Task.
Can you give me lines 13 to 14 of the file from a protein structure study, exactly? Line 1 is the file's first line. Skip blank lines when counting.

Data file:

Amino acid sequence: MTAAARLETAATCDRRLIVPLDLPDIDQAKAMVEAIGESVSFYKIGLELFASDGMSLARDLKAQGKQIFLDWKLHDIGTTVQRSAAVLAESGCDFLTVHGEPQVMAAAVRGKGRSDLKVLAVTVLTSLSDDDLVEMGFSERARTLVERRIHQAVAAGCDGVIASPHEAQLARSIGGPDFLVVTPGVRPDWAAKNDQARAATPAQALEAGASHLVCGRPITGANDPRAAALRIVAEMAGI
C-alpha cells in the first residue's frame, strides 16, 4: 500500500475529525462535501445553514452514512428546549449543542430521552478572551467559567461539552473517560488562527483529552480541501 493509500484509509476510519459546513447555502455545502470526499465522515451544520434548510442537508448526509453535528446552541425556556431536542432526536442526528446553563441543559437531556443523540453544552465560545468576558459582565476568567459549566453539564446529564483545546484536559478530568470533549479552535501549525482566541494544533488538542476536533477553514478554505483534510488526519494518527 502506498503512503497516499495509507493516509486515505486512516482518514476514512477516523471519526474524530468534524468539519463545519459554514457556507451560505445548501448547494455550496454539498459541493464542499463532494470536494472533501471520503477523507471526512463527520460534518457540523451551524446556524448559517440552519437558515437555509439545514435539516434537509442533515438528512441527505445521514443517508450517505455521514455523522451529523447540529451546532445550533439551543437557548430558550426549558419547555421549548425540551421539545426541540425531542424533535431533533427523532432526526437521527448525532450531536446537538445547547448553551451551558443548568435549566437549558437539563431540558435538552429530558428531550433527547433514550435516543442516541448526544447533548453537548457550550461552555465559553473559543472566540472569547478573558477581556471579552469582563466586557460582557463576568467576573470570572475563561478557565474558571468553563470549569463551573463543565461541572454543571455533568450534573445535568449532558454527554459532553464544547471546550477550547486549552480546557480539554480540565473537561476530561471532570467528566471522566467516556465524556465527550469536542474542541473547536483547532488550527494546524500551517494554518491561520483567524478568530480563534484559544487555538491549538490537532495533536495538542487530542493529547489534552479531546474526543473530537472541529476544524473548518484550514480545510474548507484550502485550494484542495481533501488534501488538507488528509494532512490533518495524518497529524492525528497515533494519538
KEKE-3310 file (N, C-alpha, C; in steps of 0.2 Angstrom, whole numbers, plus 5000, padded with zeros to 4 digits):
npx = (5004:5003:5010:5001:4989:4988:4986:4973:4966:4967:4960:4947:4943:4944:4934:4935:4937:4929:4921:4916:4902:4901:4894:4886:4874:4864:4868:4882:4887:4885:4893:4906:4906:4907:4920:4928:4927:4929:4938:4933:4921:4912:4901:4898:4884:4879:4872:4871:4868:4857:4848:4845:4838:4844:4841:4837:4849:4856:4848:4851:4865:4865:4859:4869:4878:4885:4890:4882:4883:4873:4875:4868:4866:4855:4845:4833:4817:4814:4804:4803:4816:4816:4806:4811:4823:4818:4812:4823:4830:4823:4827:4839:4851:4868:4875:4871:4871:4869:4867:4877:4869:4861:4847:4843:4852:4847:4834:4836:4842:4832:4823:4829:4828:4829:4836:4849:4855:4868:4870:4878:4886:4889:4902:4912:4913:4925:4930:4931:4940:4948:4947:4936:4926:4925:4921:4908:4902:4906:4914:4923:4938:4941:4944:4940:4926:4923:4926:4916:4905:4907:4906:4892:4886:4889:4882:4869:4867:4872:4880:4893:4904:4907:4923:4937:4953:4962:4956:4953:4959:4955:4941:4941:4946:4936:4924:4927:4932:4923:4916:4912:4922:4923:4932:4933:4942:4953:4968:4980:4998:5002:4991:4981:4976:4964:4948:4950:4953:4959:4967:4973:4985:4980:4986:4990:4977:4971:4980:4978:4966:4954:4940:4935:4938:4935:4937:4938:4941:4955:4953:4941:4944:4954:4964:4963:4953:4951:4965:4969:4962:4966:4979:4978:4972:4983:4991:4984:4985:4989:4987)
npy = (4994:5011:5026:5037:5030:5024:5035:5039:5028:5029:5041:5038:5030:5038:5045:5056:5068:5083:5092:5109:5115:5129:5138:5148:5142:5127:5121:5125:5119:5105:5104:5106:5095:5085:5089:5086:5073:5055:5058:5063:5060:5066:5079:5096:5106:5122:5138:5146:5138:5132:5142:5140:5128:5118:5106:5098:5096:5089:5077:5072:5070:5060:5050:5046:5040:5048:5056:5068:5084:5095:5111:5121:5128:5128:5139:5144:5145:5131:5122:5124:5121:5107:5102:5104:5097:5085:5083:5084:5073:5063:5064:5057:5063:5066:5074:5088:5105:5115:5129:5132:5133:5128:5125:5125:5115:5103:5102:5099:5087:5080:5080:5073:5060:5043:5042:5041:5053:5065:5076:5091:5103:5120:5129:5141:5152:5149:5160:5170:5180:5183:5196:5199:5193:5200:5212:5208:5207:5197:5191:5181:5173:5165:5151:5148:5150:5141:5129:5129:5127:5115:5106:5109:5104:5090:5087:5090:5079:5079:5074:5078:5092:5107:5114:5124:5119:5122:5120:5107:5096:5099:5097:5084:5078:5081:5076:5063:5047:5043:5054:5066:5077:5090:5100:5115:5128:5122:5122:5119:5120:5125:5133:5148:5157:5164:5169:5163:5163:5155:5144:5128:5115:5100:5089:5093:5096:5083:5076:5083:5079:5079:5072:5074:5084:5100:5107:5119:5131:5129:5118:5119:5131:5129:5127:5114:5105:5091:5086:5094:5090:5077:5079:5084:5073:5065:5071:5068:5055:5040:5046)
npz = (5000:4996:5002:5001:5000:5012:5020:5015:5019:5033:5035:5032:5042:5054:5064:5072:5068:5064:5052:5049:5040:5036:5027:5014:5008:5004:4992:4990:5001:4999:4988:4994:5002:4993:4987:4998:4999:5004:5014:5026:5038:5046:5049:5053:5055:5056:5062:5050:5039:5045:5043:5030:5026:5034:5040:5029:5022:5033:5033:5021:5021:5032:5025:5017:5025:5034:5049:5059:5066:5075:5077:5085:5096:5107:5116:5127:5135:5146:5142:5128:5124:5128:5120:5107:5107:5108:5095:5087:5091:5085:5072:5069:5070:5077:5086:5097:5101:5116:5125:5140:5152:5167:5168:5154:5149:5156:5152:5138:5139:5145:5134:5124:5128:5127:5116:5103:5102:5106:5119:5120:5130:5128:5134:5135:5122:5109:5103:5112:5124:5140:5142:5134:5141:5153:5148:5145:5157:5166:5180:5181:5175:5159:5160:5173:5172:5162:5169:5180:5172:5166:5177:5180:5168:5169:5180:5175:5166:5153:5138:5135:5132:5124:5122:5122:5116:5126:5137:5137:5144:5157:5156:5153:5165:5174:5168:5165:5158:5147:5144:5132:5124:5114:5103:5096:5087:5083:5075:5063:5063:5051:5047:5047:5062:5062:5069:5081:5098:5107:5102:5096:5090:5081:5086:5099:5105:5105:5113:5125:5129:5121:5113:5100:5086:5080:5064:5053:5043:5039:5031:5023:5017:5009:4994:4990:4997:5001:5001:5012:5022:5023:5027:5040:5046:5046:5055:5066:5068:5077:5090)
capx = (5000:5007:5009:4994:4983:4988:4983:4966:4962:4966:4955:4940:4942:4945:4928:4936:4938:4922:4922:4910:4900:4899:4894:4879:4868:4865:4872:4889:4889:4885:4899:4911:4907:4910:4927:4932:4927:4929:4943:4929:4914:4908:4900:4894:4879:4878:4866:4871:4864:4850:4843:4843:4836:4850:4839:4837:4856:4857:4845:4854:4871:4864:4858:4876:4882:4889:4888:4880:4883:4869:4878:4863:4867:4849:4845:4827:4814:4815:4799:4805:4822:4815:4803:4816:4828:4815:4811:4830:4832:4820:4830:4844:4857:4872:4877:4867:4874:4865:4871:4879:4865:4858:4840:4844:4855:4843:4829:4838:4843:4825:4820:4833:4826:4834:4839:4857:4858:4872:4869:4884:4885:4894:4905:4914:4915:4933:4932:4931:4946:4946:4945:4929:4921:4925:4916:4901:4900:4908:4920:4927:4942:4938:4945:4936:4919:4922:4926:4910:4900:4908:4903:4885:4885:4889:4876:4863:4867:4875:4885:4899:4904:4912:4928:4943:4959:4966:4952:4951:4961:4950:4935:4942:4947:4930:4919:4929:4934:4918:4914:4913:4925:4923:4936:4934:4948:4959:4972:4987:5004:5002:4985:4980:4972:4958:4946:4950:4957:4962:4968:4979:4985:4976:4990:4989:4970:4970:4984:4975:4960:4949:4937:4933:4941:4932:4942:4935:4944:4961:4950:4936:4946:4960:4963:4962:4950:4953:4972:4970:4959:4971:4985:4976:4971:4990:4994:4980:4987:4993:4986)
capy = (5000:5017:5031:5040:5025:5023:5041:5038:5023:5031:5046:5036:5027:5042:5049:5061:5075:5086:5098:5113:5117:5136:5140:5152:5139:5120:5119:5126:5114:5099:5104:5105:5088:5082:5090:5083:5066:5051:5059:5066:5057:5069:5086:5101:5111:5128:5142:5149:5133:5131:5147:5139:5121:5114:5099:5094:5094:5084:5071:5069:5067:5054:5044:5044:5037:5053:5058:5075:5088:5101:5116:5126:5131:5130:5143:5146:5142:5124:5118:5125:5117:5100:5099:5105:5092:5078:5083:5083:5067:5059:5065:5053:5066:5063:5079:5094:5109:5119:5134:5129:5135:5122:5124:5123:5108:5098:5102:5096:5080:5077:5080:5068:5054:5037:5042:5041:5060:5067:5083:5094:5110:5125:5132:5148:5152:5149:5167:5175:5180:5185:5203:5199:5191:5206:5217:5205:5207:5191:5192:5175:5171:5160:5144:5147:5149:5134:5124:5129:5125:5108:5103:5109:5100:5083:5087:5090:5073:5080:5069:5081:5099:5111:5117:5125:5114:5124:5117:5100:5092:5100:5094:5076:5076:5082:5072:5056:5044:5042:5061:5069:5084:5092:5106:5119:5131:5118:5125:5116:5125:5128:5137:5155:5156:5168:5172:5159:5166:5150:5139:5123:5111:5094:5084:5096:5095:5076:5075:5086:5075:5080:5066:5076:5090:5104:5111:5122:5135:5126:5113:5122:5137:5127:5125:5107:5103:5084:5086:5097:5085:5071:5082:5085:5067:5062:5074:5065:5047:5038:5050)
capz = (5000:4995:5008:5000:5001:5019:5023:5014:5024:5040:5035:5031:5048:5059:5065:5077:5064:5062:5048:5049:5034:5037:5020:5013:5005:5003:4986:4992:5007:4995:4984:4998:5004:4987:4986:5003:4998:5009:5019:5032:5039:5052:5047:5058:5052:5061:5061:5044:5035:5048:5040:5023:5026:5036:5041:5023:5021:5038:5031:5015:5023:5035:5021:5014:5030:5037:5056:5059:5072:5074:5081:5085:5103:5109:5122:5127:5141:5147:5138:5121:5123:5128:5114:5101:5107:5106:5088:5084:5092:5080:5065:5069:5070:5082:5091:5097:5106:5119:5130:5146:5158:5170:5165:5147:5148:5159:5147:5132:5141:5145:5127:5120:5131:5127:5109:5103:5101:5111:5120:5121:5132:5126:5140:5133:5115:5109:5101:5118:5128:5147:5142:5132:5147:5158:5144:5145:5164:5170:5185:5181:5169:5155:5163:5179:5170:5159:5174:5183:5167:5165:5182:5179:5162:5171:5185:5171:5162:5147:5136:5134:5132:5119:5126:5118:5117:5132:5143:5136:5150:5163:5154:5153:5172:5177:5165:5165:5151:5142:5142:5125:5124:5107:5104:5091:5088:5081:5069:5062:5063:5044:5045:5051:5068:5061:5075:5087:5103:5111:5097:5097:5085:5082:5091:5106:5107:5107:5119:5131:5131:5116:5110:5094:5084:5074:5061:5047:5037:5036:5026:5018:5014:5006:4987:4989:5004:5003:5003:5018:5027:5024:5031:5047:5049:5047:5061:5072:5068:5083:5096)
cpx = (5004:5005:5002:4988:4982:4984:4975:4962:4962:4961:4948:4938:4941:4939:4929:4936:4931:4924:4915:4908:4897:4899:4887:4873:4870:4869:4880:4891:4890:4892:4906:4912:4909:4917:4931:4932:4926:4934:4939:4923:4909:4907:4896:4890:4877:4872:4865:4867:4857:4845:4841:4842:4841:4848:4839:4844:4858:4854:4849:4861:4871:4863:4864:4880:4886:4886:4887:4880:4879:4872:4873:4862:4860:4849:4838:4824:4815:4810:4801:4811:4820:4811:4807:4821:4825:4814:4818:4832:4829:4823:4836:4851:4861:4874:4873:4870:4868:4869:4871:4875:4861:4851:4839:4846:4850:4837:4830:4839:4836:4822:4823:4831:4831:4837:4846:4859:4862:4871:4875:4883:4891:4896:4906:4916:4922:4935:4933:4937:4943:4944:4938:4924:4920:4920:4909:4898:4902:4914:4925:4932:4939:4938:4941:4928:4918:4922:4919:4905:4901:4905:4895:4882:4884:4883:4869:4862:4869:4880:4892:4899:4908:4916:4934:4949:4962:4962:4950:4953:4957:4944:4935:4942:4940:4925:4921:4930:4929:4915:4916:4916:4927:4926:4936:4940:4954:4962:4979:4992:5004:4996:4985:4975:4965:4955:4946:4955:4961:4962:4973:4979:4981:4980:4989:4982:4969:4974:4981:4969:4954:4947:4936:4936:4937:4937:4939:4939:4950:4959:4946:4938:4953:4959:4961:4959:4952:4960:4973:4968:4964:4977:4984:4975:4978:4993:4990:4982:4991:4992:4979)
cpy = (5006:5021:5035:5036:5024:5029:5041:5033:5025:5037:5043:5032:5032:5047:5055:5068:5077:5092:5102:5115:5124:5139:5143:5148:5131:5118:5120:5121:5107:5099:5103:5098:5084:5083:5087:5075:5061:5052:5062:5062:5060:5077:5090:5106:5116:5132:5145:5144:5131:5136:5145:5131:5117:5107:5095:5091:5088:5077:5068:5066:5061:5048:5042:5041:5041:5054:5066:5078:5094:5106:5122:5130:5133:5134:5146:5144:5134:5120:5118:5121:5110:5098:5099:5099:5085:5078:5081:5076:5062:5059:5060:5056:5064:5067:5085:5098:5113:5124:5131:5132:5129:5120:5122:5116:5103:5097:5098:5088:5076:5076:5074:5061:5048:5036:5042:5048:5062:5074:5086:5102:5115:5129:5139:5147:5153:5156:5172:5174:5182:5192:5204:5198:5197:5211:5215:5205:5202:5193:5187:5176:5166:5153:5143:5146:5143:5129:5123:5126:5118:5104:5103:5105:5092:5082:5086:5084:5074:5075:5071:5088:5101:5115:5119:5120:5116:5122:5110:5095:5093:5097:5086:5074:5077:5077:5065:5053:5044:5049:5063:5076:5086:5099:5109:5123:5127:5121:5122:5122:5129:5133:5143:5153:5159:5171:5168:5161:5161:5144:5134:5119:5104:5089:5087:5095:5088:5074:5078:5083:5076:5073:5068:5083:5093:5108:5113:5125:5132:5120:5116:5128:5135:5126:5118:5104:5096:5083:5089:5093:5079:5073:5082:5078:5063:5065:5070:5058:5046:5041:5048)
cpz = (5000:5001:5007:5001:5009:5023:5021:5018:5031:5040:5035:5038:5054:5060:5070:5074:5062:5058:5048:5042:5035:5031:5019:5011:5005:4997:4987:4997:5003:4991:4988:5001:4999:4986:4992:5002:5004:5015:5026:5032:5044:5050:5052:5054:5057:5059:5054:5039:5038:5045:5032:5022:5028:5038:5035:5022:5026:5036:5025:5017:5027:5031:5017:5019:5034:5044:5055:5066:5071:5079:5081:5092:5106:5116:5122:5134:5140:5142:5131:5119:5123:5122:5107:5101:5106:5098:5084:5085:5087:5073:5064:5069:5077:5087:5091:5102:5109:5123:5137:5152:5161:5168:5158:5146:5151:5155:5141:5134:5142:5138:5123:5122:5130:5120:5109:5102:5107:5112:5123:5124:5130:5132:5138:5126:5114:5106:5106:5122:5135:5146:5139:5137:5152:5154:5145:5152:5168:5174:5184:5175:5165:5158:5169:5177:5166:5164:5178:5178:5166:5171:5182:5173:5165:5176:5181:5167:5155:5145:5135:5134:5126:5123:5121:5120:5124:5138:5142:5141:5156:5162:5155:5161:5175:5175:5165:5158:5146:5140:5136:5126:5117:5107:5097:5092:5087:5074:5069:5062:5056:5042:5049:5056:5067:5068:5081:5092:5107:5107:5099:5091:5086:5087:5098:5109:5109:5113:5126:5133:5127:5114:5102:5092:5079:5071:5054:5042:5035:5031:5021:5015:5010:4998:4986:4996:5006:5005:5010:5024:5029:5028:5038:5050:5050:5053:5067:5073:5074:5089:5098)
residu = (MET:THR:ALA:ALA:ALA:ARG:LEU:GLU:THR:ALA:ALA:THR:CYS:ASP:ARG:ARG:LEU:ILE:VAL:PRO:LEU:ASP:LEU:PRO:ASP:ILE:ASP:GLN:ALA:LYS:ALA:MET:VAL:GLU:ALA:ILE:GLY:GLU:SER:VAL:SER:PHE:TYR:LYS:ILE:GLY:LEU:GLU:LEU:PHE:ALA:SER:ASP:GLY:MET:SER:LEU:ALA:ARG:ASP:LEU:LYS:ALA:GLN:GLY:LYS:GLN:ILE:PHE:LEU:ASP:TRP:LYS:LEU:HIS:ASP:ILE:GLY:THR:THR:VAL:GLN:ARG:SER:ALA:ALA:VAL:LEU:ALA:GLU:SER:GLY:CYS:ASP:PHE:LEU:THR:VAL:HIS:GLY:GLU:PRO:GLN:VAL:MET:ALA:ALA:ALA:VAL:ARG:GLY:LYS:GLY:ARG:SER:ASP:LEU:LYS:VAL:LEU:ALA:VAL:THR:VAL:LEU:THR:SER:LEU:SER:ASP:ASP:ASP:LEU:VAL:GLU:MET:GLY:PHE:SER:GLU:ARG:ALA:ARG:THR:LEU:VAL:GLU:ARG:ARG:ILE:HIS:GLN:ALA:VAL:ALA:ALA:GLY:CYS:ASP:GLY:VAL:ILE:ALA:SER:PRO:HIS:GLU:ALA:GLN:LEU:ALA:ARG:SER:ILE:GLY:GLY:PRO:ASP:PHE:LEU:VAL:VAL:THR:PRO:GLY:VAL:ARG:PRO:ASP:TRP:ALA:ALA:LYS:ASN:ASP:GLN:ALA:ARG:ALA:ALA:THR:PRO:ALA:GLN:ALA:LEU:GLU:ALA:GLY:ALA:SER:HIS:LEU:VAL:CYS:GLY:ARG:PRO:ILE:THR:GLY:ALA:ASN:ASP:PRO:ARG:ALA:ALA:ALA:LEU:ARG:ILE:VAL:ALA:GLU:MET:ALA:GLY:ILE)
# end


residu = (MET:THR:ALA:ALA:ALA:ARG:LEU:GLU:THR:ALA:ALA:THR:CYS:ASP:ARG:ARG:LEU:ILE:VAL:PRO:LEU:ASP:LEU:PRO:ASP:ILE:ASP:GLN:ALA:LYS:ALA:MET:VAL:GLU:ALA:ILE:GLY:GLU:SER:VAL:SER:PHE:TYR:LYS:ILE:GLY:LEU:GLU:LEU:PHE:ALA:SER:ASP:GLY:MET:SER:LEU:ALA:ARG:ASP:LEU:LYS:ALA:GLN:GLY:LYS:GLN:ILE:PHE:LEU:ASP:TRP:LYS:LEU:HIS:ASP:ILE:GLY:THR:THR:VAL:GLN:ARG:SER:ALA:ALA:VAL:LEU:ALA:GLU:SER:GLY:CYS:ASP:PHE:LEU:THR:VAL:HIS:GLY:GLU:PRO:GLN:VAL:MET:ALA:ALA:ALA:VAL:ARG:GLY:LYS:GLY:ARG:SER:ASP:LEU:LYS:VAL:LEU:ALA:VAL:THR:VAL:LEU:THR:SER:LEU:SER:ASP:ASP:ASP:LEU:VAL:GLU:MET:GLY:PHE:SER:GLU:ARG:ALA:ARG:THR:LEU:VAL:GLU:ARG:ARG:ILE:HIS:GLN:ALA:VAL:ALA:ALA:GLY:CYS:ASP:GLY:VAL:ILE:ALA:SER:PRO:HIS:GLU:ALA:GLN:LEU:ALA:ARG:SER:ILE:GLY:GLY:PRO:ASP:PHE:LEU:VAL:VAL:THR:PRO:GLY:VAL:ARG:PRO:ASP:TRP:ALA:ALA:LYS:ASN:ASP:GLN:ALA:ARG:ALA:ALA:THR:PRO:ALA:GLN:ALA:LEU:GLU:ALA:GLY:ALA:SER:HIS:LEU:VAL:CYS:GLY:ARG:PRO:ILE:THR:GLY:ALA:ASN:ASP:PRO:ARG:ALA:ALA:ALA:LEU:ARG:ILE:VAL:ALA:GLU:MET:ALA:GLY:ILE)
# end